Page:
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      Download the Game Design and Indie Game Marketing Freebook   07/19/17

      GameDev.net and CRC Press have teamed up to bring a free ebook of content curated from top titles published by CRC Press. The freebook, Practices of Game Design & Indie Game Marketing, includes chapters from The Art of Game Design: A Book of Lenses, A Practical Guide to Indie Game Marketing, and An Architectural Approach to Level Design. The GameDev.net FreeBook is relevant to game designers, developers, and those interested in learning more about the challenges in game development. We know game development can be a tough discipline and business, so we picked several chapters from CRC Press titles that we thought would be of interest to you, the GameDev.net audience, in your journey to design, develop, and market your next game. The free ebook is available through CRC Press by clicking here. The Curated Books The Art of Game Design: A Book of Lenses, Second Edition, by Jesse Schell Presents 100+ sets of questions, or different lenses, for viewing a game’s design, encompassing diverse fields such as psychology, architecture, music, film, software engineering, theme park design, mathematics, anthropology, and more. Written by one of the world's top game designers, this book describes the deepest and most fundamental principles of game design, demonstrating how tactics used in board, card, and athletic games also work in video games. It provides practical instruction on creating world-class games that will be played again and again. View it here. A Practical Guide to Indie Game Marketing, by Joel Dreskin Marketing is an essential but too frequently overlooked or minimized component of the release plan for indie games. A Practical Guide to Indie Game Marketing provides you with the tools needed to build visibility and sell your indie games. With special focus on those developers with small budgets and limited staff and resources, this book is packed with tangible recommendations and techniques that you can put to use immediately. As a seasoned professional of the indie game arena, author Joel Dreskin gives you insight into practical, real-world experiences of marketing numerous successful games and also provides stories of the failures. View it here. An Architectural Approach to Level Design This is one of the first books to integrate architectural and spatial design theory with the field of level design. The book presents architectural techniques and theories for level designers to use in their own work. It connects architecture and level design in different ways that address the practical elements of how designers construct space and the experiential elements of how and why humans interact with this space. Throughout the text, readers learn skills for spatial layout, evoking emotion through gamespaces, and creating better levels through architectural theory. View it here. Learn more and download the ebook by clicking here. Did you know? GameDev.net and CRC Press also recently teamed up to bring GDNet+ Members up to a 20% discount on all CRC Press books. Learn more about this and other benefits here.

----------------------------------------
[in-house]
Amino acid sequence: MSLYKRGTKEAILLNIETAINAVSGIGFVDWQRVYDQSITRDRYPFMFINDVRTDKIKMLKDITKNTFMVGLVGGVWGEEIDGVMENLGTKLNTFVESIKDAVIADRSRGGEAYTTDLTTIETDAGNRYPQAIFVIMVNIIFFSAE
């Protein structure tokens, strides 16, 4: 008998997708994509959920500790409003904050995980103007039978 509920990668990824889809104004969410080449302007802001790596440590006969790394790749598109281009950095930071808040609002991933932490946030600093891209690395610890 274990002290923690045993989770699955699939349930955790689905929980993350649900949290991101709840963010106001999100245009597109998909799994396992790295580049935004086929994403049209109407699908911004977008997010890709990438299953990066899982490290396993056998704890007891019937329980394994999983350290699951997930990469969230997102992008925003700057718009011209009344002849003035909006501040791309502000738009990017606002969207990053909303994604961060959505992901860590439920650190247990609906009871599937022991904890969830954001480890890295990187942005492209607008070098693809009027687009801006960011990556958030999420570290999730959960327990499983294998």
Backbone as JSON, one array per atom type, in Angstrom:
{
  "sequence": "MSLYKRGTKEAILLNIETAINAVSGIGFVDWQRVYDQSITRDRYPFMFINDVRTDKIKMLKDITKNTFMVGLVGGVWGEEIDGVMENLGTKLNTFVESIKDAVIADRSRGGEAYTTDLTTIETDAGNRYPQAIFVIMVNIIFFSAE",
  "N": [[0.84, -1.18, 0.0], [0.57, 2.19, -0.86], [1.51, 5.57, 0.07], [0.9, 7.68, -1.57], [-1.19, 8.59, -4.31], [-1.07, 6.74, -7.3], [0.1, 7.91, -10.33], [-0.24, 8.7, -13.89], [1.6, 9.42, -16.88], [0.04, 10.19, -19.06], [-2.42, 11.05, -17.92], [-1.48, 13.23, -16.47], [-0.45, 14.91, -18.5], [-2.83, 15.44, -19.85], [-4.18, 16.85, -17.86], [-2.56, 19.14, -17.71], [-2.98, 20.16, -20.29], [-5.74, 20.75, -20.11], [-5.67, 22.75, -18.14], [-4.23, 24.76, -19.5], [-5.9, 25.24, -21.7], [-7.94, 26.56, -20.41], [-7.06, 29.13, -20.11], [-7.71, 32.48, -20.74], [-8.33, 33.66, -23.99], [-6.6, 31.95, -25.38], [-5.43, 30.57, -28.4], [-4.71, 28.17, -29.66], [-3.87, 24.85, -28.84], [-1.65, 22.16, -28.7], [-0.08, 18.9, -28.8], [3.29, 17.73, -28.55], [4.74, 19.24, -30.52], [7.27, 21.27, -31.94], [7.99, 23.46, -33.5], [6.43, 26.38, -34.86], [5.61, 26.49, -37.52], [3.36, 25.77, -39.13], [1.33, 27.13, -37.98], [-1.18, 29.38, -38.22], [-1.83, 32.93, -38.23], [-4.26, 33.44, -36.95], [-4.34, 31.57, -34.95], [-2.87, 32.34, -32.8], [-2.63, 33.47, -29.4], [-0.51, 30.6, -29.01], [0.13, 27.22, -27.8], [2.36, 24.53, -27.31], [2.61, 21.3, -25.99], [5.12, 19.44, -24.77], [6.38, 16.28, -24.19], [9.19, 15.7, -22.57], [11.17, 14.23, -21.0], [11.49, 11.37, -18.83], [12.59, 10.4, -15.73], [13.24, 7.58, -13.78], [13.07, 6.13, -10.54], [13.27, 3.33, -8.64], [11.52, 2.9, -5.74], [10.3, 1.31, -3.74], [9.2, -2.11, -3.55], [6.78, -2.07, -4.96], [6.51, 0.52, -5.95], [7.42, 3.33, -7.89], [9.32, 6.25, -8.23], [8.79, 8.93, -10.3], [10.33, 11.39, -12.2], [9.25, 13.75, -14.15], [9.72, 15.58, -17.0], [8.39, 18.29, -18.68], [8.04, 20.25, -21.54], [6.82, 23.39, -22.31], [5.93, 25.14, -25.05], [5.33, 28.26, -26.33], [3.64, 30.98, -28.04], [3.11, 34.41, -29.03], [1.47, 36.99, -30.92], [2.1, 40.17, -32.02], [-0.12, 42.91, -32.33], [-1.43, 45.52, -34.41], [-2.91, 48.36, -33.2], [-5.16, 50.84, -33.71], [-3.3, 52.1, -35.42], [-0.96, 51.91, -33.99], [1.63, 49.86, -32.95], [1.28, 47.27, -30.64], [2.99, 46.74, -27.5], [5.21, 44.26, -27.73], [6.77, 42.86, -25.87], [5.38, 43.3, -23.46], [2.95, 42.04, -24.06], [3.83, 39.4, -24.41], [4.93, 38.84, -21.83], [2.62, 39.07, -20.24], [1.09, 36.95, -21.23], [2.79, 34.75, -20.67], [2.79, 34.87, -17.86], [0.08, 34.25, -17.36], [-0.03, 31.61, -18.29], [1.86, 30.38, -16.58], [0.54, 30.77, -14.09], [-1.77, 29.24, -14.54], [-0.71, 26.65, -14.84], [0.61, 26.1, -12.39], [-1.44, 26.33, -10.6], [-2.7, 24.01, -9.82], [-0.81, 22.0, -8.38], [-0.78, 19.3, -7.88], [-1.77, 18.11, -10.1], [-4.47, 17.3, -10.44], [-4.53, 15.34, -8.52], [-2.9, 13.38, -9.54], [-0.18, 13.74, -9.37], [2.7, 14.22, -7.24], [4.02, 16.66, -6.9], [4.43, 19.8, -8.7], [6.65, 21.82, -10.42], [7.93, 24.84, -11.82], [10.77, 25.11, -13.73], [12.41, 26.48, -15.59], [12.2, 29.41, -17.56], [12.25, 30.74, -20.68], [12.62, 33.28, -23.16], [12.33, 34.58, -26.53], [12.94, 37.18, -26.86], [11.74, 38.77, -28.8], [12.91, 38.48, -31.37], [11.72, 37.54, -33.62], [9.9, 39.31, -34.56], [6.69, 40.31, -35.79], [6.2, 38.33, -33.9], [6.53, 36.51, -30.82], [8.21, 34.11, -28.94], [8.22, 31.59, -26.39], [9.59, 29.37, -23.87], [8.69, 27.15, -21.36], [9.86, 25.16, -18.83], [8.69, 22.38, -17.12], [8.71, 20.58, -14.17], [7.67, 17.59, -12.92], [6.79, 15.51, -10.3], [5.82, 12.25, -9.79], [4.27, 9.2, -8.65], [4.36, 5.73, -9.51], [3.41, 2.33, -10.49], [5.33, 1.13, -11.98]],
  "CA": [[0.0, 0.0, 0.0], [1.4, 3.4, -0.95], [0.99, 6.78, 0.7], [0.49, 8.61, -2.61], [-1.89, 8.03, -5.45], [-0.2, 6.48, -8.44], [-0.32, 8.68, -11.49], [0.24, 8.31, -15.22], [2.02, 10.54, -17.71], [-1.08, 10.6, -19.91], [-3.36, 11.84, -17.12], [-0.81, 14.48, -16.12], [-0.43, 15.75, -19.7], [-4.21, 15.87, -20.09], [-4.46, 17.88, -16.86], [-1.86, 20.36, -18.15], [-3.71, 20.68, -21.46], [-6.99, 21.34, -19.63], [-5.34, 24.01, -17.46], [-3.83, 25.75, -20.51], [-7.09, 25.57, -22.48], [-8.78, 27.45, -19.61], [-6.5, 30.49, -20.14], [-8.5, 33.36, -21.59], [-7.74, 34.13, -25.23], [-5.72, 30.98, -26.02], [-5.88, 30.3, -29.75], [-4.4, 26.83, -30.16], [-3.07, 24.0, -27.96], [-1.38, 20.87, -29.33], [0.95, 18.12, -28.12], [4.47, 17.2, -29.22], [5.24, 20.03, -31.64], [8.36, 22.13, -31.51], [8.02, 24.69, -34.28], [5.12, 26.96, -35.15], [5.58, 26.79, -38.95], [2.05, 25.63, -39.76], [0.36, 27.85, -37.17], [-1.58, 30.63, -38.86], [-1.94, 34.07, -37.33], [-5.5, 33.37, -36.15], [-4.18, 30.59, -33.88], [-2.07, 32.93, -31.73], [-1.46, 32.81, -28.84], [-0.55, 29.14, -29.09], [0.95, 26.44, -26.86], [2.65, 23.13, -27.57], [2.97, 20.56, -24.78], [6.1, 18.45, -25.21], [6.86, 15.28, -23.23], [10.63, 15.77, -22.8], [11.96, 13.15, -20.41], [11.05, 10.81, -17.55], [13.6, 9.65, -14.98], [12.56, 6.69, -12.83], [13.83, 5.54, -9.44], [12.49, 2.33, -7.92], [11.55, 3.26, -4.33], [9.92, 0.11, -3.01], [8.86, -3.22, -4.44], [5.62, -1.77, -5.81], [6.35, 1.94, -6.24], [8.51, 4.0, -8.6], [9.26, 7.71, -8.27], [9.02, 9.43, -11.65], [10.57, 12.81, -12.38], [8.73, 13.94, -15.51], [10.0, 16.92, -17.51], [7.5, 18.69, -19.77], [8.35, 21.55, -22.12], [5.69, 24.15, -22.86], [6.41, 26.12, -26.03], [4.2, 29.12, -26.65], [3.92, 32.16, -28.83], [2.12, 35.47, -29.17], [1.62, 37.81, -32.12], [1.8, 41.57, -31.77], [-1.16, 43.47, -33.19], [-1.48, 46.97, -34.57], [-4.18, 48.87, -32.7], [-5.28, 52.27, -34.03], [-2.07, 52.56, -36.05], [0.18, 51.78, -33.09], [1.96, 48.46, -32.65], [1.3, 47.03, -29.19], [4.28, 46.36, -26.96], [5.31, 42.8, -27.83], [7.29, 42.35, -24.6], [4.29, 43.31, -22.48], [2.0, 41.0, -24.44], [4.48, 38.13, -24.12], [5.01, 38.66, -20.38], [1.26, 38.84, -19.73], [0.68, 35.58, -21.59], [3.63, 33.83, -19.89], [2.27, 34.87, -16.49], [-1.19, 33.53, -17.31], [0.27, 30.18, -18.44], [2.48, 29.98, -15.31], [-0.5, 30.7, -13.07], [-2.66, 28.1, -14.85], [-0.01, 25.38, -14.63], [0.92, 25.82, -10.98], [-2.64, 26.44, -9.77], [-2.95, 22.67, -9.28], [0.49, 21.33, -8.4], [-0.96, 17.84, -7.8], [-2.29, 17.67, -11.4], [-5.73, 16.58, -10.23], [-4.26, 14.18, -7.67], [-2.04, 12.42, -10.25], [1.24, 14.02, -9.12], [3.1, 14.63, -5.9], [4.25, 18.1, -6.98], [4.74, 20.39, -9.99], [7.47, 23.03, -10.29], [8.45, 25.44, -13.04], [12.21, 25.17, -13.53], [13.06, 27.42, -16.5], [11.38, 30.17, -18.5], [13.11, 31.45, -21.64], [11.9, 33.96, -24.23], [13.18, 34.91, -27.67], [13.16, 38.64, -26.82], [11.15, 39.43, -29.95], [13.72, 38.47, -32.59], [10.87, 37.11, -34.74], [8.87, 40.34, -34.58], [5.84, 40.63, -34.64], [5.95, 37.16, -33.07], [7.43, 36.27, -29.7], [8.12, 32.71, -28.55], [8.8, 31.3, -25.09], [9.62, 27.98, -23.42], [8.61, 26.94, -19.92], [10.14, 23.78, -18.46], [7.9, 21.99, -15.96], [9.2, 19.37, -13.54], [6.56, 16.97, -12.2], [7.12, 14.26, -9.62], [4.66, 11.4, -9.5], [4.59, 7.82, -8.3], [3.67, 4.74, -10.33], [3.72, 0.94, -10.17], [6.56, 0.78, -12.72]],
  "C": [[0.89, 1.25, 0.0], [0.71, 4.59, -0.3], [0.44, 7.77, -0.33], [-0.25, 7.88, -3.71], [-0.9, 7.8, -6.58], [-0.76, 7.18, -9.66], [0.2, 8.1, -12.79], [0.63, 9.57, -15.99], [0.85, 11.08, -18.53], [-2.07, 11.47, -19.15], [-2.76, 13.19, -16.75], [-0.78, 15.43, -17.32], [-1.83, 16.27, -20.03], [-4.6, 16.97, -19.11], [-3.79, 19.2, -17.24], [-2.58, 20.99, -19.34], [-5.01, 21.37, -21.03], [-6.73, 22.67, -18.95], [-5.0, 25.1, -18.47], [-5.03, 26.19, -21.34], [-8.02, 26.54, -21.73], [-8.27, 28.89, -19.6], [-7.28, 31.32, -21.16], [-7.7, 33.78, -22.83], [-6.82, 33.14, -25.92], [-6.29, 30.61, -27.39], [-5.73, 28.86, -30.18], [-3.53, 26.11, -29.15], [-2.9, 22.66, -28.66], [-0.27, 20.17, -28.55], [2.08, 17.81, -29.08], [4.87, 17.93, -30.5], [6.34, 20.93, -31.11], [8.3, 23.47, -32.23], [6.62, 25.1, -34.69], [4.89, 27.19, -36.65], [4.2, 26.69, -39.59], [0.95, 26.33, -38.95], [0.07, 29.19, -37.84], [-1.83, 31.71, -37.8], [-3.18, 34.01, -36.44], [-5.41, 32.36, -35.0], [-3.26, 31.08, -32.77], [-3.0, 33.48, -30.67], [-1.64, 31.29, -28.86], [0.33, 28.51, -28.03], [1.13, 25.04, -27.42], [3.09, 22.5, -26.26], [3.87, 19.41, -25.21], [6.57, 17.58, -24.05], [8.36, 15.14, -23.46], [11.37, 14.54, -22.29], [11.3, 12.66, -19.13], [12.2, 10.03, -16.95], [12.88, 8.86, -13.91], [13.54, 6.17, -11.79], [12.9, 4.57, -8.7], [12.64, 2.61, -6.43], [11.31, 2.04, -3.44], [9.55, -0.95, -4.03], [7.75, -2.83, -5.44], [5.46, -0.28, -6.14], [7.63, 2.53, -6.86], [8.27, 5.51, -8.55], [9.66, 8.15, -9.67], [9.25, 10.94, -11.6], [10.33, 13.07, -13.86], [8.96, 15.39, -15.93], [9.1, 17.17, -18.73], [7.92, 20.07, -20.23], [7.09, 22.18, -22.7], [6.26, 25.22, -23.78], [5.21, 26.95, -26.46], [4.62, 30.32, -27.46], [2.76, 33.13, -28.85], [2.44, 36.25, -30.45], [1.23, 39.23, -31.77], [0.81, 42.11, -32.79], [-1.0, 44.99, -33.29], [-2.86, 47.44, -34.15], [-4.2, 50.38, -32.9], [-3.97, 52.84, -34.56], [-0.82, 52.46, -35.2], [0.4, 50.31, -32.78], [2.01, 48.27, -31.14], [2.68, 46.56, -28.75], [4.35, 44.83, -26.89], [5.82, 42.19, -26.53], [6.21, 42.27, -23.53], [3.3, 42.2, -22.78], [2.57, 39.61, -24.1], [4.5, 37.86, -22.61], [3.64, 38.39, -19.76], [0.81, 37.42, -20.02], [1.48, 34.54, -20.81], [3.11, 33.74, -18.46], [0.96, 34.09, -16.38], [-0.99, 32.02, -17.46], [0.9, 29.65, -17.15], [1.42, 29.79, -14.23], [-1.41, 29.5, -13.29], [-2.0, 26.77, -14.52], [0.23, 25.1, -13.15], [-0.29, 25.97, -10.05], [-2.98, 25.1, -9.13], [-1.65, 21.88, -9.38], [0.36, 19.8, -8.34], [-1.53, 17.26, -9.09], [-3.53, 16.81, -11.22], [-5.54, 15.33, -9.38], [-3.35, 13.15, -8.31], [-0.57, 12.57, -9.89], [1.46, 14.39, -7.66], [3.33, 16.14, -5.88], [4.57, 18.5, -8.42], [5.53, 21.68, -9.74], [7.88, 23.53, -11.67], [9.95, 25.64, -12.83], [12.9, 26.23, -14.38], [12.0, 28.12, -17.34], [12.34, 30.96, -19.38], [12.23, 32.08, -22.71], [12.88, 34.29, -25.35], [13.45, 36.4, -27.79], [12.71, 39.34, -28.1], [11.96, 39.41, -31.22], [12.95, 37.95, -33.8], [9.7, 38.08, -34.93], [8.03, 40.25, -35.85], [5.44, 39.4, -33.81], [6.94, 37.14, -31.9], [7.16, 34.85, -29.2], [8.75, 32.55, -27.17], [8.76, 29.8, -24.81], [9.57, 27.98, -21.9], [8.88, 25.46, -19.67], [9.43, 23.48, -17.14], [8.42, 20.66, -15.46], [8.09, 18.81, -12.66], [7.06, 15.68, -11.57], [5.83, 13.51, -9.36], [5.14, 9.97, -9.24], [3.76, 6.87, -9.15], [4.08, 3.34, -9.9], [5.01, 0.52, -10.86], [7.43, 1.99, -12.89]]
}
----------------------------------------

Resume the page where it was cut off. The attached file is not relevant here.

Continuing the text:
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SloppyJoe

Getting the hang of things

7 posts in this topic

I am a game programming and programming newbie. I have a little experience in C\C++ and C is my favorite. Starting out is rough like everything else in the world. Here are my tips for starting out. 1. Start saving money (109.00) 2. Register with GDNet and ask questions. 3. Read some beginner tutorials. 4. Buy Visual C++ 5. Read tutorial after tutorial Windows programming is something I love and enjoy. It is difficult and the average time to learn and get started with it is 6 months. GameDev.net has a lot to offer and the Microsoft Developer Network (MSDN) is great. Computers are fun, games are fun, and programming is fun. As always, Keep Prog''in! SloppyJoe
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Don''t forget books, buy lots and lots of books. Get money for them from your job/parents/grandparents/aunts/uncles/friends/girlfriends/strangers on the street/whatever.

"If consquences dictate our course of action, it doesn''t matter what''s right, it''s only wrong if you get caught."
- Tool

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Very true. There is info on the net, but it''s hard to find EXACTLY what you''re looking for. Join forums like this, visit sites, and have them show you what is where.

And don''t rush things too much.



Observe everything, remember more!
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Very true. There is info on the net, but it''s hard to find EXACTLY what you''re looking for. Join forums like this, visit sites, and have them show you what is where.

And don''t rush things too much.



Observe everything, remember more!
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you forgot the most important point

HAVE FUN FUN FUN ..!!!

a miserable programmer makes a miserable game...

{ Stating the obvious never helped any situation !! }
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Agreed! You need lots and lots of books and practice.
Initially, when I started doing programming, everything was really tough. I got lots of syntax errors and I''m really fustrated and at that point, I almost gave up on programming.
But after a couple of weeks of practices, everything starts to smoother, less compiler errors and more satisfaction after every coding session. And that''s a good sign... I thought.

Morale: TO be a good programmer, you need books, more books, tips from forums like this one and of course, PRACTICE!

The road may be long, wind may be rough. But with a will at heart, all shall begone. ~savage chant
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